What sets Lawrence’s work apart is that it’s environmental with cinematic lighting and rides a fine line between photojournalism and portraiture. Since additive lighting defines his work, he can’t travel with only a backpack like a war photojournalist relying on natural light. He travels with three cases of equipment, an absurd amount of baggage for a person who’s trekking on foot and moving from one vehicle to another in a warzone interspersed with security checkpoints. Still, it’s worth it, he says. Without the lighting equipment, he can’t make the style of portraits he’s known for—intimate and unique with a distinct cinematic flair. And he can’t do what he came to do: humanize the conflict.
“When I started doing these personal projects, they were very light-heavy, and it wasn’t motivated from anything; it was more of a statement,” he says. “Now I’m using the flash less; this trip I used it like 15 percent of the time on very low power. And its purpose is just to add another level of refinement and cinematic technique. This subject matter—the war and refugees and fighting and destruction—is something that actually in our Western minds we get tired of seeing. If you present a problem in a new light, you’ll look at it in a different way. So the whole technical aspect of the lighting has a deeper purpose to humanize the conflict in a portrait style that most people don’t get to see in those areas.”
“Guerilla Fighters of Kurdistan” isn’t Lawrence’s first personal project, nor is it the first to take him abroad. He’s made portraits of tribal peoples in Indonesia and Ethiopia’s Omo Valley, and holy men in Varanasi, India. None of these projects are commissioned, which gives him the freedom to shoot whatever he likes, however he likes. For the most part he funds them with his own savings earned through commercial work, though he has taught some workshops to raise travel money. For his Syria work, which he’s funding himself (he plans to keep returning as the war progresses), the bulk of his expenses are for flight, transporting equipment, and the fixer, whom he pays well (“and it’s worth every penny,” he adds). Accommodations are spare—sleeping at a base on the ground with a borrowed pillow and blanket, for example.
His goal for personal projects is to post the images to his blog and syndicate them to publications, but only if those outlets agree to share the work “with integrity,” he says. “If they ask me to change stuff, I will not work with them.” No magazine could ever pay him enough to cover the cost of his trips, he says, but “I don’t see it as a loss. These projects are why I became a photographer in the first place.”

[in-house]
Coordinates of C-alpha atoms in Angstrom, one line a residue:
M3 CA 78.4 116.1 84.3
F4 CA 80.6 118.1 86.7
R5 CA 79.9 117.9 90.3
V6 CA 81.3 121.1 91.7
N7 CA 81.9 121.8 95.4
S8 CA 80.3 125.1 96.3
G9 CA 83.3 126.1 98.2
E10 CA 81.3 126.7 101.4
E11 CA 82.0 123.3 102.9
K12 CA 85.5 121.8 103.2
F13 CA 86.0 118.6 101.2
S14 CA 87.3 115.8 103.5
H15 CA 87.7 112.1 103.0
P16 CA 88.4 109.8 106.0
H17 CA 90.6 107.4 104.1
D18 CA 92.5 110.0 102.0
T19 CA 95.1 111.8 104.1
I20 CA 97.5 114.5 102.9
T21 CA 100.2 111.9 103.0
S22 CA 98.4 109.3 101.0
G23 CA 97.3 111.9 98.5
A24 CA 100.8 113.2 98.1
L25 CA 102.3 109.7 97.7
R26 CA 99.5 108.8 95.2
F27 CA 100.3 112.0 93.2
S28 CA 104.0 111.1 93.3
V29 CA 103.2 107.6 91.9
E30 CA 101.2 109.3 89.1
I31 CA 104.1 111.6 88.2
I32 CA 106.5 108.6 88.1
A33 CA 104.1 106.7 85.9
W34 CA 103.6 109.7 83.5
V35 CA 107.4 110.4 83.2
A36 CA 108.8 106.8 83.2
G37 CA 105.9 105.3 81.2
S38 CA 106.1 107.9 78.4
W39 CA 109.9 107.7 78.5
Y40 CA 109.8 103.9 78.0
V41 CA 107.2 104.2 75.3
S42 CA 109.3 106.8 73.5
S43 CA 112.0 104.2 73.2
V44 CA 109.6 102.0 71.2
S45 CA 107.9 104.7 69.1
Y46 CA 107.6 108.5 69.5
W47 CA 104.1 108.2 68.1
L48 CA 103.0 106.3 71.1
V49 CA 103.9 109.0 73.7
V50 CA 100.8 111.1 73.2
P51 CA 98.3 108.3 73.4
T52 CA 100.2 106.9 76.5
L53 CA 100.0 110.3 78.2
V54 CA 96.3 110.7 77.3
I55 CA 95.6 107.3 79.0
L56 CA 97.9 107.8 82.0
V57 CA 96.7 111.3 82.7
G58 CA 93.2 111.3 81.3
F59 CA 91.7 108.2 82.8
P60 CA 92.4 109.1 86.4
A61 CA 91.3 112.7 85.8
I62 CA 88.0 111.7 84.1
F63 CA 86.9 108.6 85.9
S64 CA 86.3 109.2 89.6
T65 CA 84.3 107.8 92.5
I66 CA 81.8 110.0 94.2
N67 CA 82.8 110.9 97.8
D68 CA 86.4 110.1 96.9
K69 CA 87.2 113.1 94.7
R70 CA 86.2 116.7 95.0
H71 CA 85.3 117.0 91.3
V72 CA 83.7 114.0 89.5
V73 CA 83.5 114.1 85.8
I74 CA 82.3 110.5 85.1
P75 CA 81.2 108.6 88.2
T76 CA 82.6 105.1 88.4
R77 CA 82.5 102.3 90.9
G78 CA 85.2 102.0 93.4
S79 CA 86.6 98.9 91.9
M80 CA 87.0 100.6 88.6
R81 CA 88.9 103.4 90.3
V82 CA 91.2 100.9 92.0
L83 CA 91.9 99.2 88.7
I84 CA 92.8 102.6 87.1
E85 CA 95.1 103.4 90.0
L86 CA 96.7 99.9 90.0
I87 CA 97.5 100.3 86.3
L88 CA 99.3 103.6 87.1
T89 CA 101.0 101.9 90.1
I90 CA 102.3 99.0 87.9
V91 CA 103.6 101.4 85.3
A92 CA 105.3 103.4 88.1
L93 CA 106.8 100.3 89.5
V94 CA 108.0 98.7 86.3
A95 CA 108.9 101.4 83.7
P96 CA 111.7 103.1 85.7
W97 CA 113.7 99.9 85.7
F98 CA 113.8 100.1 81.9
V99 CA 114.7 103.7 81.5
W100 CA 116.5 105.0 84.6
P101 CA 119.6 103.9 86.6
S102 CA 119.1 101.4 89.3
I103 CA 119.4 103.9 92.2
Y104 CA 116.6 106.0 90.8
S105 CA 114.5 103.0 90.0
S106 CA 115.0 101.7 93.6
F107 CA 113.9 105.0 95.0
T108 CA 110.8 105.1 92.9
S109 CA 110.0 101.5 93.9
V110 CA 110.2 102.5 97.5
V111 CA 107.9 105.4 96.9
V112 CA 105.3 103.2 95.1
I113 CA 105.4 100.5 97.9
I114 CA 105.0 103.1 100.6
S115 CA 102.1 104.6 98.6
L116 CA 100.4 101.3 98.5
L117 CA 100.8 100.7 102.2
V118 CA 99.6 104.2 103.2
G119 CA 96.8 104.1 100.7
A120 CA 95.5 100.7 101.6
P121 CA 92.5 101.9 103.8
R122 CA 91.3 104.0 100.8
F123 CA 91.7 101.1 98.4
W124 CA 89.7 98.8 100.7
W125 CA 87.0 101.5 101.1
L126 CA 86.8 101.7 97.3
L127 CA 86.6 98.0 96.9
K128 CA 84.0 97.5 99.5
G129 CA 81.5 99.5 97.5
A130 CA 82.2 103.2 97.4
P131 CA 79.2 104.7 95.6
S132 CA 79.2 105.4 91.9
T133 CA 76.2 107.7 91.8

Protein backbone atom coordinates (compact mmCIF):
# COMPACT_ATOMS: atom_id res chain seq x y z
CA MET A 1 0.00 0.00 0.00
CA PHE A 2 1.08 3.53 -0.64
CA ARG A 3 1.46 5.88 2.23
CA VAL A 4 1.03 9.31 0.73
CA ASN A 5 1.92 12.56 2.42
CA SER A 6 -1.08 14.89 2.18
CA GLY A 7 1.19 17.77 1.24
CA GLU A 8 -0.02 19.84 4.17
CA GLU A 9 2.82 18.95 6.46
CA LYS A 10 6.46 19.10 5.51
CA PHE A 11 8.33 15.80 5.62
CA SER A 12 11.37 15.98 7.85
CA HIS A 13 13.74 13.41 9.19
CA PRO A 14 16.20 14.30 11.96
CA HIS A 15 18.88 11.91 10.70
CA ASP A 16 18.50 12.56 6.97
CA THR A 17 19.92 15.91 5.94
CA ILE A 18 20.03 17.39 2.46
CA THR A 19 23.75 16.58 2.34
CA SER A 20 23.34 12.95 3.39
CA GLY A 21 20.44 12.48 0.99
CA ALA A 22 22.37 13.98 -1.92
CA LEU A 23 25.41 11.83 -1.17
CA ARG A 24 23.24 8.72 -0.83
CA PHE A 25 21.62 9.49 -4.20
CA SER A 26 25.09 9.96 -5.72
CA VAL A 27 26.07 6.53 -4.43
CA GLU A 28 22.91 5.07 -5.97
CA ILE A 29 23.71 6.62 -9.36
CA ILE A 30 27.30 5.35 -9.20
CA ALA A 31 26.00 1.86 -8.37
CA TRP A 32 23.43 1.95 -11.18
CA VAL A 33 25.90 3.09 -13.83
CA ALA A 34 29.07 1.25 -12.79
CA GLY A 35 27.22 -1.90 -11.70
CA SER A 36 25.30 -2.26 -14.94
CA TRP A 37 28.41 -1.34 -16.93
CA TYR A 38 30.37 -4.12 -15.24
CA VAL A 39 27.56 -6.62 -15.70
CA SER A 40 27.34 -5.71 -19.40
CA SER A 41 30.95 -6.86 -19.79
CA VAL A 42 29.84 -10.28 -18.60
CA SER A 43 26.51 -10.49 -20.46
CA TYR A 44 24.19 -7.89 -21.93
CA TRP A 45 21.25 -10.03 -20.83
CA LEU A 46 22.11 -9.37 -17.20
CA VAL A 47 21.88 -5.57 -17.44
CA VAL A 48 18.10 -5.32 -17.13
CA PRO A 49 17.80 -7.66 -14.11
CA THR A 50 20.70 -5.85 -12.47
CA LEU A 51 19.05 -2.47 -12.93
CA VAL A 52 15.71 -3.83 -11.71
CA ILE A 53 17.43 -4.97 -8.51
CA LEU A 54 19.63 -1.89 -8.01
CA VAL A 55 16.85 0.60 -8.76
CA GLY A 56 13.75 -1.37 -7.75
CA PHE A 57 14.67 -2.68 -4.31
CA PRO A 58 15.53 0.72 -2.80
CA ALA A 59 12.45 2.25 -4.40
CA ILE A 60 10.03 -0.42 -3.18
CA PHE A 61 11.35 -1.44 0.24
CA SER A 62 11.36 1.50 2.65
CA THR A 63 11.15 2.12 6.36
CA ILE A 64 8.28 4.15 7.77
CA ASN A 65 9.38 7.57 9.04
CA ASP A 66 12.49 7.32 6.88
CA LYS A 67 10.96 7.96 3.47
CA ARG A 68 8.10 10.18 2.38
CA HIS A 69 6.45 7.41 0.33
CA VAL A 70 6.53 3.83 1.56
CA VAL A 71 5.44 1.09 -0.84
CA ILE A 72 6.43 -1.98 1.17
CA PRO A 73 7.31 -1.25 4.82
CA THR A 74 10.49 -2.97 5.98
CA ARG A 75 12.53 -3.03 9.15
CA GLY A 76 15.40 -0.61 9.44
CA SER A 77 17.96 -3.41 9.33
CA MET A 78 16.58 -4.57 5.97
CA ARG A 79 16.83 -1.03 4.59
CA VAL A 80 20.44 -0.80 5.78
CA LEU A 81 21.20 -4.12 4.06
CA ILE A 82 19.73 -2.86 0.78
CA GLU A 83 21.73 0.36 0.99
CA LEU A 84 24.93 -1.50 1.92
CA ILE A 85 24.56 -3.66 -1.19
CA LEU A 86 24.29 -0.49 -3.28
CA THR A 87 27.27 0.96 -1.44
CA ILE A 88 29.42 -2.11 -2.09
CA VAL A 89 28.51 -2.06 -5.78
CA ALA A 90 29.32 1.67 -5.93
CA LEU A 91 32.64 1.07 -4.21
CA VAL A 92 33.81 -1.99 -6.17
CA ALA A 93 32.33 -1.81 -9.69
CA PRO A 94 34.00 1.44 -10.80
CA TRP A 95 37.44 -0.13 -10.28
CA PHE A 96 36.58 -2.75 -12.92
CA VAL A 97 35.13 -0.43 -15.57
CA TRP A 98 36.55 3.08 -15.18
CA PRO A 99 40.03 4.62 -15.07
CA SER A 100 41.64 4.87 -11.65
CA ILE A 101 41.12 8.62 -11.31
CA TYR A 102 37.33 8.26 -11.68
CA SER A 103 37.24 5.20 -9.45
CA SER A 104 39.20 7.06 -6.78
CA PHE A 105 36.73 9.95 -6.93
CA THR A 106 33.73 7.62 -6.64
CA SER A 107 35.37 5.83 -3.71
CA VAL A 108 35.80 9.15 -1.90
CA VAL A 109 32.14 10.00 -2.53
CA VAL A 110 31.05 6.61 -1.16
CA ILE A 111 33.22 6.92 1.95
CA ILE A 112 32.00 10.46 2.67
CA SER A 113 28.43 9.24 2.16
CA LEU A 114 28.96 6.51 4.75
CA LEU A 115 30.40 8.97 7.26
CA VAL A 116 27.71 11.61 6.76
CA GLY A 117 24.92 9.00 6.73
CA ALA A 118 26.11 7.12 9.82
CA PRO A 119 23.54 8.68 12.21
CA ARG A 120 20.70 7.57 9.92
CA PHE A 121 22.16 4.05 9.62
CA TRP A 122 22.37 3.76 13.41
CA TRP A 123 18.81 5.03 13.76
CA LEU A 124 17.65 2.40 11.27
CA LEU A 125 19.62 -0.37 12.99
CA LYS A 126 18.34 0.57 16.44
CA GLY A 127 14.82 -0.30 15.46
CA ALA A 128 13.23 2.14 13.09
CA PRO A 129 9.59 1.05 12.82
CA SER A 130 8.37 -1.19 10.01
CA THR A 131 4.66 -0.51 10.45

Plus, he adds, his personal projects have positively enhanced and guided the direction of his career. “In the last two or three years, I’ve been blessed to have had great clients that hire me to do my personal work for their brand,” he says. “I don’t take on a project that is just an advertisement. I am happy to have done that in the beginning. But what I’m hired to do now is to collaborate with clients, understand their brand, and bring my artistic eye to their project.” For example, Italian coffee maker Lavazza commissioned him to create a calendar of artistic portraits featuring its coffee growers, and the U.S. Army hired him to create portraits of its soldiers in action for use in its recruitment campaign.
At the core of Lawrence’s work is a desire to connect the viewer intimately and emotionally with the human subject and to bring that intimate style to new and unexpected subject matter. In the media, “We see a lot of statistics, war numbers, the refugee crisis. But it’s very hard to humanize a conflict,” he says. “There is a notion that ‘the other’ is far away.” Lawrence’s portrait work brings viewer and subject face to face. And as a consequence, he hopes, a bit of the exoticism is lifted.
Amanda Arnold is associate editor of Professional Photographer.